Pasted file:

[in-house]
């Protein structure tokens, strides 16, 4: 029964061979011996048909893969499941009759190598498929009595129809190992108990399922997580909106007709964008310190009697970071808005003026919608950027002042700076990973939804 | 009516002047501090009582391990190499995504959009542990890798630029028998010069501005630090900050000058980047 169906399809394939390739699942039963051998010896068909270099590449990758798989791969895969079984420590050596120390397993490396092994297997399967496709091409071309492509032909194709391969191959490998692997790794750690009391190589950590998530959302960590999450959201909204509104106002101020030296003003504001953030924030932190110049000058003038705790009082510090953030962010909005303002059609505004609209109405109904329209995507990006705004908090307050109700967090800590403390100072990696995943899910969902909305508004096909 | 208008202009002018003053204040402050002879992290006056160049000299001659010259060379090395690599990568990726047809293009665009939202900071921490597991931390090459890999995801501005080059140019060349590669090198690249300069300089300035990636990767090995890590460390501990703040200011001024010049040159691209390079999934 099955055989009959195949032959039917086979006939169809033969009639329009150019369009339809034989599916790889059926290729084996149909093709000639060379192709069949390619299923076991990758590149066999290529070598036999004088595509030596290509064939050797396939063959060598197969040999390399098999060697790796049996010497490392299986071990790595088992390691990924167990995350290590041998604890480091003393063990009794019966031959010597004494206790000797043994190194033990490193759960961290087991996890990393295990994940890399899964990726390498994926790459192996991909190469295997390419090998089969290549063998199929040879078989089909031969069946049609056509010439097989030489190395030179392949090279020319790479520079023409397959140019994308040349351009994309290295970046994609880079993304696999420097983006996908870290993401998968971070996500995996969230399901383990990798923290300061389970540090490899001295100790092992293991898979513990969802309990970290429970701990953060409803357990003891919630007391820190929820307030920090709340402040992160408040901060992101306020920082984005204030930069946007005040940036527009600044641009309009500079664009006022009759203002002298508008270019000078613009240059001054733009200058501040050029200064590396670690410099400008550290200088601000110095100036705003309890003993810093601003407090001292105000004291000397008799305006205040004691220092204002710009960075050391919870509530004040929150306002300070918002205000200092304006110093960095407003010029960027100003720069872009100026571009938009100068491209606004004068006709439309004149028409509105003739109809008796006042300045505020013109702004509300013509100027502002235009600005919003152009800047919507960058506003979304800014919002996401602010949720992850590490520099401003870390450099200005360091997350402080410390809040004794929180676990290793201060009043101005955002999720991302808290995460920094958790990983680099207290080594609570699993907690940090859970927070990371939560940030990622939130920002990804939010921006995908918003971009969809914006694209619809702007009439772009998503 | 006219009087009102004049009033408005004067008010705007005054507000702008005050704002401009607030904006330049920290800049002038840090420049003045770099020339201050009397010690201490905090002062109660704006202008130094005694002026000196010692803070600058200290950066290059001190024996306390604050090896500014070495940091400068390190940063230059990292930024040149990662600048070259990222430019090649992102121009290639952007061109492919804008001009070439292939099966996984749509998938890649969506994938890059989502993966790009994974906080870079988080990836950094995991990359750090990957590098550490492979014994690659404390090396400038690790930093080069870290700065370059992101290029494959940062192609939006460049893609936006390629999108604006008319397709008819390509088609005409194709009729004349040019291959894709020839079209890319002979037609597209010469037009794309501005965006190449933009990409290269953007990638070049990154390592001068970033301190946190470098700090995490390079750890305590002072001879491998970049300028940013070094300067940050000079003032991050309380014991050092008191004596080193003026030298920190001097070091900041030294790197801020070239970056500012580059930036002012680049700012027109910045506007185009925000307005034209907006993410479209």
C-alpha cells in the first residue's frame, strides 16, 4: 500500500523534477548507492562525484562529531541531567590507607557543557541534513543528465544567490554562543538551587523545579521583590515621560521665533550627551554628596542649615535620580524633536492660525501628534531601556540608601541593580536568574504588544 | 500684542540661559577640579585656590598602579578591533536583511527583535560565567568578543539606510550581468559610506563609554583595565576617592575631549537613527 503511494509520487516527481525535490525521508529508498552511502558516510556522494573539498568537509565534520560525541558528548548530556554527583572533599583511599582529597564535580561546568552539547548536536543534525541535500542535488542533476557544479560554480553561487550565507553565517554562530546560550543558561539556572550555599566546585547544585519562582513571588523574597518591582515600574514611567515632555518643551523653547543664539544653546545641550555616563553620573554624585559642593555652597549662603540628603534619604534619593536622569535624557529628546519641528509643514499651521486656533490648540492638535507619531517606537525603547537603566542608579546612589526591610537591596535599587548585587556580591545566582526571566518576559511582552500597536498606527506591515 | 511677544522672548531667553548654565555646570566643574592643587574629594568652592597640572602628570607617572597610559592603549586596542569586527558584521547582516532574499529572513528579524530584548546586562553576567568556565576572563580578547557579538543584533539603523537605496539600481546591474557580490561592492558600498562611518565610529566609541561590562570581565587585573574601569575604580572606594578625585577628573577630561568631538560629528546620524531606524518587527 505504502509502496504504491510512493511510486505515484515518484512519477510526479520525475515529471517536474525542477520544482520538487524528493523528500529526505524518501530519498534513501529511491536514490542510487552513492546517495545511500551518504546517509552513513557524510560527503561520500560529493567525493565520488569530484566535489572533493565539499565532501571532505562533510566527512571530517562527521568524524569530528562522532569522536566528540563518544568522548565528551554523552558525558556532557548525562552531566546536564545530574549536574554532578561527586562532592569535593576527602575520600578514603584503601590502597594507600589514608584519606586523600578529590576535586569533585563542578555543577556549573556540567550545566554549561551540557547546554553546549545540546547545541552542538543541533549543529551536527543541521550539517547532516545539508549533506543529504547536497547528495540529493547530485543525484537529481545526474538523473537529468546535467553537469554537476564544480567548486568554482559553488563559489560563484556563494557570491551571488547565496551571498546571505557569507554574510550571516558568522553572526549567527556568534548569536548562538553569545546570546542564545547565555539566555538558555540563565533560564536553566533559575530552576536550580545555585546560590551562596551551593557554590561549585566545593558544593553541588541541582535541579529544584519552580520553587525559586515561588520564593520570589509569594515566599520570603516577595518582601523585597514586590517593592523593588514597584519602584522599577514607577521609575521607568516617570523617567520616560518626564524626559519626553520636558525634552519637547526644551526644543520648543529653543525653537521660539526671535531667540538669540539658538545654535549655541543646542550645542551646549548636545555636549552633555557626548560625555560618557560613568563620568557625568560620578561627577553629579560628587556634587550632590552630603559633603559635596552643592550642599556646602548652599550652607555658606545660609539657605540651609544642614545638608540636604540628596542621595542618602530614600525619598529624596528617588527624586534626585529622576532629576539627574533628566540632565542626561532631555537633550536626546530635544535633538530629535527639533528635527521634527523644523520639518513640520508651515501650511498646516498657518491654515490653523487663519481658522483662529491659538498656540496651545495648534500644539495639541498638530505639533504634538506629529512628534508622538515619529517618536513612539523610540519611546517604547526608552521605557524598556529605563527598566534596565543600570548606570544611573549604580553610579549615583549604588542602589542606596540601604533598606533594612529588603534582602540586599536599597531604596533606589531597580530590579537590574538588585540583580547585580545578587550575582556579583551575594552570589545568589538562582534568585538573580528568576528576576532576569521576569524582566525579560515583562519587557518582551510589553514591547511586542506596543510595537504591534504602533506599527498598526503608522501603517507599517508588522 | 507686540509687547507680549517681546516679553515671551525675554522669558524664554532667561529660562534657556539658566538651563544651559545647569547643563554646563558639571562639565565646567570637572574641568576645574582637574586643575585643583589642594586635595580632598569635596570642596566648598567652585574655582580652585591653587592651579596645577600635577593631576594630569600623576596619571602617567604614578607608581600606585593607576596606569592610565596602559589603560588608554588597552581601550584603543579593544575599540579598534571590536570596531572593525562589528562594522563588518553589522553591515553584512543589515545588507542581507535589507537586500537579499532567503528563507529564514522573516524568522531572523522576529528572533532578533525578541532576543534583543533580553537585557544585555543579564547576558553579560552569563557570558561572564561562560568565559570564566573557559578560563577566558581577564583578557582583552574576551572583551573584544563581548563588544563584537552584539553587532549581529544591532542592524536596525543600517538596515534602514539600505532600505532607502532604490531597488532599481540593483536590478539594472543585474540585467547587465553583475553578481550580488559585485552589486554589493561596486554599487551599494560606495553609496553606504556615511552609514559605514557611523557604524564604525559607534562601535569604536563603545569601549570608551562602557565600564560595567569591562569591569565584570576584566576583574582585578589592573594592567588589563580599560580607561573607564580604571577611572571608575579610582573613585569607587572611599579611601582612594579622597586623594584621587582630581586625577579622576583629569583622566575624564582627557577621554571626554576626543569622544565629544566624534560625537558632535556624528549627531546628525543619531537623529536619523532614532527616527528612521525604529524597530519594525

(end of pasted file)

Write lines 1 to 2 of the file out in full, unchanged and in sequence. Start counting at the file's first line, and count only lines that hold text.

[in-house]
């Protein structure tokens, strides 16, 4: 029964061979011996048909893969499941009759190598498929009595129809190992108990399922997580909106007709964008310190009697970071808005003026919608950027002042700076990973939804 | 009516002047501090009582391990190499995504959009542990890798630029028998010069501005630090900050000058980047 169906399809394939390739699942039963051998010896068909270099590449990758798989791969895969079984420590050596120390397993490396092994297997399967496709091409071309492509032909194709391969191959490998692997790794750690009391190589950590998530959302960590999450959201909204509104106002101020030296003003504001953030924030932190110049000058003038705790009082510090953030962010909005303002059609505004609209109405109904329209995507990006705004908090307050109700967090800590403390100072990696995943899910969902909305508004096909 | 208008202009002018003053204040402050002879992290006056160049000299001659010259060379090395690599990568990726047809293009665009939202900071921490597991931390090459890999995801501005080059140019060349590669090198690249300069300089300035990636990767090995890590460390501990703040200011001024010049040159691209390079999934 099955055989009959195949032959039917086979006939169809033969009639329009150019369009339809034989599916790889059926290729084996149909093709000639060379192709069949390619299923076991990758590149066999290529070598036999004088595509030596290509064939050797396939063959060598197969040999390399098999060697790796049996010497490392299986071990790595088992390691990924167990995350290590041998604890480091003393063990009794019966031959010597004494206790000797043994190194033990490193759960961290087991996890990393295990994940890399899964990726390498994926790459192996991909190469295997390419090998089969290549063998199929040879078989089909031969069946049609056509010439097989030489190395030179392949090279020319790479520079023409397959140019994308040349351009994309290295970046994609880079993304696999420097983006996908870290993401998968971070996500995996969230399901383990990798923290300061389970540090490899001295100790092992293991898979513990969802309990970290429970701990953060409803357990003891919630007391820190929820307030920090709340402040992160408040901060992101306020920082984005204030930069946007005040940036527009600044641009309009500079664009006022009759203002002298508008270019000078613009240059001054733009200058501040050029200064590396670690410099400008550290200088601000110095100036705003309890003993810093601003407090001292105000004291000397008799305006205040004691220092204002710009960075050391919870509530004040929150306002300070918002205000200092304006110093960095407003010029960027100003720069872009100026571009938009100068491209606004004068006709439309004149028409509105003739109809008796006042300045505020013109702004509300013509100027502002235009600005919003152009800047919507960058506003979304800014919002996401602010949720992850590490520099401003870390450099200005360091997350402080410390809040004794929180676990290793201060009043101005955002999720991302808290995460920094958790990983680099207290080594609570699993907690940090859970927070990371939560940030990622939130920002990804939010921006995908918003971009969809914006694209619809702007009439772009998503 | 006219009087009102004049009033408005004067008010705007005054507000702008005050704002401009607030904006330049920290800049002038840090420049003045770099020339201050009397010690201490905090002062109660704006202008130094005694002026000196010692803070600058200290950066290059001190024996306390604050090896500014070495940091400068390190940063230059990292930024040149990662600048070259990222430019090649992102121009290639952007061109492919804008001009070439292939099966996984749509998938890649969506994938890059989502993966790009994974906080870079988080990836950094995991990359750090990957590098550490492979014994690659404390090396400038690790930093080069870290700065370059992101290029494959940062192609939006460049893609936006390629999108604006008319397709008819390509088609005409194709009729004349040019291959894709020839079209890319002979037609597209010469037009794309501005965006190449933009990409290269953007990638070049990154390592001068970033301190946190470098700090995490390079750890305590002072001879491998970049300028940013070094300067940050000079003032991050309380014991050092008191004596080193003026030298920190001097070091900041030294790197801020070239970056500012580059930036002012680049700012027109910045506007185009925000307005034209907006993410479209």